Design in an Information-Rich World

In 1978, renowned American computer scientist, economist, political scientist, psychologist, painter, pianist, and one of the most original thinkers of the 20th Century, the late Dr. Herbert Simon, was awarded the Nobel Prize for his contributions to the field of economics.  A quintessential polymath, Herbert Simon was an early pioneer in numerous fields of study, and in his lifetime, contributed many new theories, organizing principles, and ways to ponder a world rapidly inundating with information, computers, and technology.  Simon was ahead of his time, exploring cyberspace before the word was coined, and even co-authoring the first publication on artificial intelligence in 1956, long before the field was created. For the full article click here 



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Prevention vs. Detection: The Art of Cyber War

Fresh off his popular talk at the GE Digital Minds + Machines event in San Francisco, Masergy Chief Scientist Mike Stute discusses how the industrialization of hacking is transforming cybersecurity.

We’ve all seen cyberattacks become more sophisticated by the day. Perimeter defenses—the firewalls and antivirus clients used for years by enterprise IT—can’t keep up with the pace of hacker innovation. Cyberattacks are industrialized; products built and improved with each new iteration.

Masergy’s Mike Stute will explain:

  • How 3,300 year-old glass jewelry buried in King Tut’s tomb is directly related to modern-day information security
  • Why enterprises defending their network perimeter can never win against hackers
  • What makes detection the best strategy for mitigating a cyberattack For the full article click here 


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Monday, 21 November 2016

Three Mobile Cyber Attack: Six Million Customers’ Details Exposed

One of Britain’s biggest mobile phone companies, Three, has admitted to a major cyber-security breach which could have exposed six million customers’ personal data at risk. Three Mobile admitted that hackers have successfully accessed its customer upgrade database after using an employee login. IT security experts from Ping Identity, NSFOCUS, Security Company Centrify, Alert Logic, Lieberman Software, Redscan, Informatica, Intercede, ESET, Certes Networks, RES, Verizon, WhiteHat Security, Barracuda Networks, ForgeRock, ZoneFox, Glasswall Solutions, Post-Quantum, Vectra Networks, WinMagic and Ipswitch commented below.
Hans Zandbelt, Senior Technical Architect at Ping Identity:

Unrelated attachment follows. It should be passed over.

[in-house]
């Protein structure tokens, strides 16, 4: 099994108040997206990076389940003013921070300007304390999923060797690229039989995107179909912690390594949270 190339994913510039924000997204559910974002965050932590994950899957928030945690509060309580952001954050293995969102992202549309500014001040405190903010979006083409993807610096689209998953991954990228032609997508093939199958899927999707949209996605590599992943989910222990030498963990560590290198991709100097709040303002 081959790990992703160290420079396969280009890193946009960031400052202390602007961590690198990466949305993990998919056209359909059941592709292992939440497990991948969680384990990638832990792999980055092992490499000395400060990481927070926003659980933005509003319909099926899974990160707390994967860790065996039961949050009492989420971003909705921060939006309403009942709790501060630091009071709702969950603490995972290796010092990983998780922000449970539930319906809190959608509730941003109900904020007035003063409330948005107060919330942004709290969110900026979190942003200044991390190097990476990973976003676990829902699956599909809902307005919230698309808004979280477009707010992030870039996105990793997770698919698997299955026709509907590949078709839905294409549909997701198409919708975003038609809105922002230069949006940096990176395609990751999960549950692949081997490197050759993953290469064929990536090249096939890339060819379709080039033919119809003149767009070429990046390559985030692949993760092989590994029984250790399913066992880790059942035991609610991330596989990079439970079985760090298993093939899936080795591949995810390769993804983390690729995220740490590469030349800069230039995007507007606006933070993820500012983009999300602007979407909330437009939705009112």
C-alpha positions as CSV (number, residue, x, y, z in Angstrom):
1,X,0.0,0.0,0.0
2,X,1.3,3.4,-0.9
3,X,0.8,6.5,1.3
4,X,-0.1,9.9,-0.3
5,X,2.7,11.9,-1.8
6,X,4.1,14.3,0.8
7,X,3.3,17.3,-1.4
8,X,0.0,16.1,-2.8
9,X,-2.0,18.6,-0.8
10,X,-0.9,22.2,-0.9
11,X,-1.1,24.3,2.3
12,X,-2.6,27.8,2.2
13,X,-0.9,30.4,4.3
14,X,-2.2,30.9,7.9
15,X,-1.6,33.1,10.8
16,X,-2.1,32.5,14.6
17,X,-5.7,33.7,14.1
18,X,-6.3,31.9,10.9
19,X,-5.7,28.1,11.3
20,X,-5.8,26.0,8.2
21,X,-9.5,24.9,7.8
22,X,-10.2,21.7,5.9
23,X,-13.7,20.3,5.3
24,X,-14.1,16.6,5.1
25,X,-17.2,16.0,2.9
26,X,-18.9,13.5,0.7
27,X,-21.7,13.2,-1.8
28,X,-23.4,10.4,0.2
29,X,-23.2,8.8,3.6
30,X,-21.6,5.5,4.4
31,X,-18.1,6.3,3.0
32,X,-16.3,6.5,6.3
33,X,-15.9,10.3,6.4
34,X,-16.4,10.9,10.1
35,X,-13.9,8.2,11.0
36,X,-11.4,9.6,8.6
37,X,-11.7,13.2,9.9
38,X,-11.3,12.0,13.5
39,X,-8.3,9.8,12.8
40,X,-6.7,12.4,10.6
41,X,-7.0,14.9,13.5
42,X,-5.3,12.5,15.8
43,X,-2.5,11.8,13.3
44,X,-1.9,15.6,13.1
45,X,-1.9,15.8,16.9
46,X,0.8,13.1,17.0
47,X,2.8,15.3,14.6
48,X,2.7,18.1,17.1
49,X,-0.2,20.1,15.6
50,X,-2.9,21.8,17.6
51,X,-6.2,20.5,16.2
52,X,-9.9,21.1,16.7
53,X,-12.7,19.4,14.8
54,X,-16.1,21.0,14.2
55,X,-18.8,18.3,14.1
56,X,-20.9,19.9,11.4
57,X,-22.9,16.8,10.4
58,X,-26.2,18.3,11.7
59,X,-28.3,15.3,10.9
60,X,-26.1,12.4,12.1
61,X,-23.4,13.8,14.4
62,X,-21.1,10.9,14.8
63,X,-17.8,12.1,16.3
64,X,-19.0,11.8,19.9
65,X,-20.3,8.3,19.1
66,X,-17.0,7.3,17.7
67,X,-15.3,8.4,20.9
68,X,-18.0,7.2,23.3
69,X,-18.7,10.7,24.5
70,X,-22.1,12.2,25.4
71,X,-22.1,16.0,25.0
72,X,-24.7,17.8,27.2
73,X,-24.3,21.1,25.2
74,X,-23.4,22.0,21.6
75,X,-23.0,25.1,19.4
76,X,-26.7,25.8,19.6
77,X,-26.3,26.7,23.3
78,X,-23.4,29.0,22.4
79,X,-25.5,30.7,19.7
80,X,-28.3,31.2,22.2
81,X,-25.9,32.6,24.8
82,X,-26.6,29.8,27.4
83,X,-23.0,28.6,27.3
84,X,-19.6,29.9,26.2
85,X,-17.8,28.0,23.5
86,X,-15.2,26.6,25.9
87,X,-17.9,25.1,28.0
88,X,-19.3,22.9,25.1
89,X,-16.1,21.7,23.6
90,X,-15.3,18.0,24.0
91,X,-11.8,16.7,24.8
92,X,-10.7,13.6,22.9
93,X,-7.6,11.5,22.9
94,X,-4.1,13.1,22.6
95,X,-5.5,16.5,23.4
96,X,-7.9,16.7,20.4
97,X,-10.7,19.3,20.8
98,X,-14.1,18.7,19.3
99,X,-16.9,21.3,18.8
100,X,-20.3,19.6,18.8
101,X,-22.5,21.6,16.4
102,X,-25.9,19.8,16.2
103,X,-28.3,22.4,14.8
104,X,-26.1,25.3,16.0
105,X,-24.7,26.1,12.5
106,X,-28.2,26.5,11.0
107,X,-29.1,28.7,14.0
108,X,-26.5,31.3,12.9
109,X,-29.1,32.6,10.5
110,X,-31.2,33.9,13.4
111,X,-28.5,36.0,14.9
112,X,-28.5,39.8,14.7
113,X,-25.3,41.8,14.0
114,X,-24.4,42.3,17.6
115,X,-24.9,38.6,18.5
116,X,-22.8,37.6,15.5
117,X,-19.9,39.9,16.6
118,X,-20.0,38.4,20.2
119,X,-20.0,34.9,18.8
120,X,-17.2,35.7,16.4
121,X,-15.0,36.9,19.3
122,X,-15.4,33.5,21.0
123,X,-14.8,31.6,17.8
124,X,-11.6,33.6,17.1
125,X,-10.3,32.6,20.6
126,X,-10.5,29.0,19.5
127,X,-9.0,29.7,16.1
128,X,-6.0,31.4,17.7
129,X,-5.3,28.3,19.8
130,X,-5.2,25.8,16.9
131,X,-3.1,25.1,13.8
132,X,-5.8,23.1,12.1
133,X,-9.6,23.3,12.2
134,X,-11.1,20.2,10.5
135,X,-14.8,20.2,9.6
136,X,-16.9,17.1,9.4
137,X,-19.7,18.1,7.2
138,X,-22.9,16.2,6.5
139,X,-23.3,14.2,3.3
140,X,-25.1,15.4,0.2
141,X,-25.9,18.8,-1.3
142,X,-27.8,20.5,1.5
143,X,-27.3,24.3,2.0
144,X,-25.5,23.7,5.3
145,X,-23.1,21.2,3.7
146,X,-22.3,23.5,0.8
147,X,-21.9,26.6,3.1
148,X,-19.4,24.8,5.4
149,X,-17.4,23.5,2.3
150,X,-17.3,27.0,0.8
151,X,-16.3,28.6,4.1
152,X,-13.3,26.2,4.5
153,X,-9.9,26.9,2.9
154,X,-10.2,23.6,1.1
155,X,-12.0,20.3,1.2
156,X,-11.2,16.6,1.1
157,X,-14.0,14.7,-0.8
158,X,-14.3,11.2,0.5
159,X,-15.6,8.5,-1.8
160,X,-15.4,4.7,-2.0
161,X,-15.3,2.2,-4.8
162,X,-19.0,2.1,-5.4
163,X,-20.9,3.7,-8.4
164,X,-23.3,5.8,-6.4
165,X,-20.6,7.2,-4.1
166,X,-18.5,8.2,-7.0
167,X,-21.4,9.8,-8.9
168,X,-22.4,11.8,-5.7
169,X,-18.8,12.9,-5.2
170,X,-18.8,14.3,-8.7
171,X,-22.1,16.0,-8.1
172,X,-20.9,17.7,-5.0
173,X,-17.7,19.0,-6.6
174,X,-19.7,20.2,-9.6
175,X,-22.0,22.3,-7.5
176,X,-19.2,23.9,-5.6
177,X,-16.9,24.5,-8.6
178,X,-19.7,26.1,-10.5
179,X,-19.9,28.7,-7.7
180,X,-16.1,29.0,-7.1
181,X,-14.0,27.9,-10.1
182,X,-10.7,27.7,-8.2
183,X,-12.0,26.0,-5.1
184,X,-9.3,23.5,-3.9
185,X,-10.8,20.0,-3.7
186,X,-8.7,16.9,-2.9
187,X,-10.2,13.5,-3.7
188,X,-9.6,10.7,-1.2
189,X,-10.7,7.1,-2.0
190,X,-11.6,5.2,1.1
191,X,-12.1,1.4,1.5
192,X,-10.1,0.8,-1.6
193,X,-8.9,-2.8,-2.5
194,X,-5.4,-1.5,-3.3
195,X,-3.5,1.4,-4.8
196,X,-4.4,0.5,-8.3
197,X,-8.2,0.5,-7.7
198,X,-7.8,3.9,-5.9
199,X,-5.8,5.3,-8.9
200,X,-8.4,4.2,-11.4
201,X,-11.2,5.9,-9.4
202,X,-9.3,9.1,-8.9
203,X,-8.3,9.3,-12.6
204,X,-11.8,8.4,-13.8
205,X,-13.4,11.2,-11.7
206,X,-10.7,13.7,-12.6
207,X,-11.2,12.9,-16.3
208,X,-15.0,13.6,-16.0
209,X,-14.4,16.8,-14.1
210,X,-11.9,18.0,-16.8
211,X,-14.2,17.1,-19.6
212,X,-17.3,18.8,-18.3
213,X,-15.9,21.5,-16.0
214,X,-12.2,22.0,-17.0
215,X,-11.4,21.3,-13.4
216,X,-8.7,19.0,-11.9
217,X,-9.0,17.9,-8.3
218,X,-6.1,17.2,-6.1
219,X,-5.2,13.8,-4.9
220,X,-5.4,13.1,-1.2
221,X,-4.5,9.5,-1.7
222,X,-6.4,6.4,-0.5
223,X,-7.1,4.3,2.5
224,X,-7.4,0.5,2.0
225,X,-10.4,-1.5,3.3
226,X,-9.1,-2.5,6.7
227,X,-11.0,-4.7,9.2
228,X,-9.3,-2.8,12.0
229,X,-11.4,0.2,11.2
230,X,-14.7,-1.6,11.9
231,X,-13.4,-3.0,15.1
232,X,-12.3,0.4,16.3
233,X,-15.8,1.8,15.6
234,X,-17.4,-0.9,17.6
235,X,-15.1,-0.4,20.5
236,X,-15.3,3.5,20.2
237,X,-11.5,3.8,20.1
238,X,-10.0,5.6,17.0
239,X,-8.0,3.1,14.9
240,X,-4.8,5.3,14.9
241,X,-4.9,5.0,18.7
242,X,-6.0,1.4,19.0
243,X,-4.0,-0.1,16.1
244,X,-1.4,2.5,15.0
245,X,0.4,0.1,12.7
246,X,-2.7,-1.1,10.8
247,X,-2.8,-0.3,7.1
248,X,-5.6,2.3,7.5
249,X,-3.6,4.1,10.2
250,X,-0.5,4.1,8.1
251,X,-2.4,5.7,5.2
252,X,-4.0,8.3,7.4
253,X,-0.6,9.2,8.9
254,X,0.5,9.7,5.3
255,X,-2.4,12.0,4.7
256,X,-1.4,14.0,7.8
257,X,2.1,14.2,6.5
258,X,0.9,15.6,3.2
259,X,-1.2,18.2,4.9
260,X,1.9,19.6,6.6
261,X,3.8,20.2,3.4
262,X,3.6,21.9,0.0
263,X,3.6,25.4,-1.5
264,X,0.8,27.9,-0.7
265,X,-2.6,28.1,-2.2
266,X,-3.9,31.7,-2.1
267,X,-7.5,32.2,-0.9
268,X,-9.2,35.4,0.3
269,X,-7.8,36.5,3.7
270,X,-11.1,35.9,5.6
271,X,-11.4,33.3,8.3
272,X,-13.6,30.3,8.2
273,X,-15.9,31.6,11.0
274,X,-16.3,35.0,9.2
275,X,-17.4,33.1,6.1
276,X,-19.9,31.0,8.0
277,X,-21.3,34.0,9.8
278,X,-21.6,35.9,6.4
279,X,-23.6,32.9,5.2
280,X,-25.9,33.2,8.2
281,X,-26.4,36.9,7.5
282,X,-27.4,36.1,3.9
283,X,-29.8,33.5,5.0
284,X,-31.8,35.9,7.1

Hans Zandbelt“Another high-profile data breach such as this reminds us that our identities are increasingly becoming the target for many sophisticated hackers, today. With the rise in ‘phantom employees’ and the insider threat, organisations must implement and invest in two-factor and multi-factor authentication to safeguard data and maintain customer loyalty. Our recent survey found that 90 percent of IT decision makers say identity and access management technologies are critical to succeeding at digital transformation. Businesses across the UK must prioritise this in 2017 and beyond.”

Stephen Gates, Chief Research Intelligence Analyst at NSFOCUS:
StephenGates_Professional“Here is yet another case of lackadaisical security controls. The first question is, how did hackers gain access to an employee’s credentials in the first place, and why wasn’t two factor authentications enforced for every employee? If so, this hack would have never taken place. A little inconvenience for employees logging in would have likely saved hundreds of thousands of pounds in fines. In this case, an ounce of prevention would have been much less, than the “pounds” of the cure they’ll likely have to consume.” For the full article click here 



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Experts warn Viet Nam about rising threat of cyber attacks

Speaking at the “New era of information security” seminar held to mark the 9th annual Viet Nam Information Security Day heard in HCM City on Thursday, Nguyen Trong Duong of the Viet Nam Computer Emergency Response Teams said: “We should list the losses damages from network attacks, review all our spending on network security and increase our awareness of this important problem.”

According to a report from the Viet Nam Information Security Association (VNISA), there has been an increase in the incidence of cyber attacks aimed at large corporations world-wide, including in Viet Nam.

“The attacks threaten not only companies’ business operations and assets but also national security and sovereignty,” Dr Nguyen Anh Tuan, deputy chairman of VNISA’s southern office, said.

The report stressed the importance of network security since cyber attacks have become a weapon to resolve conflicts between nations.

In the new era network protection should become a priority for all enterprises and nations, it said. For the full article click here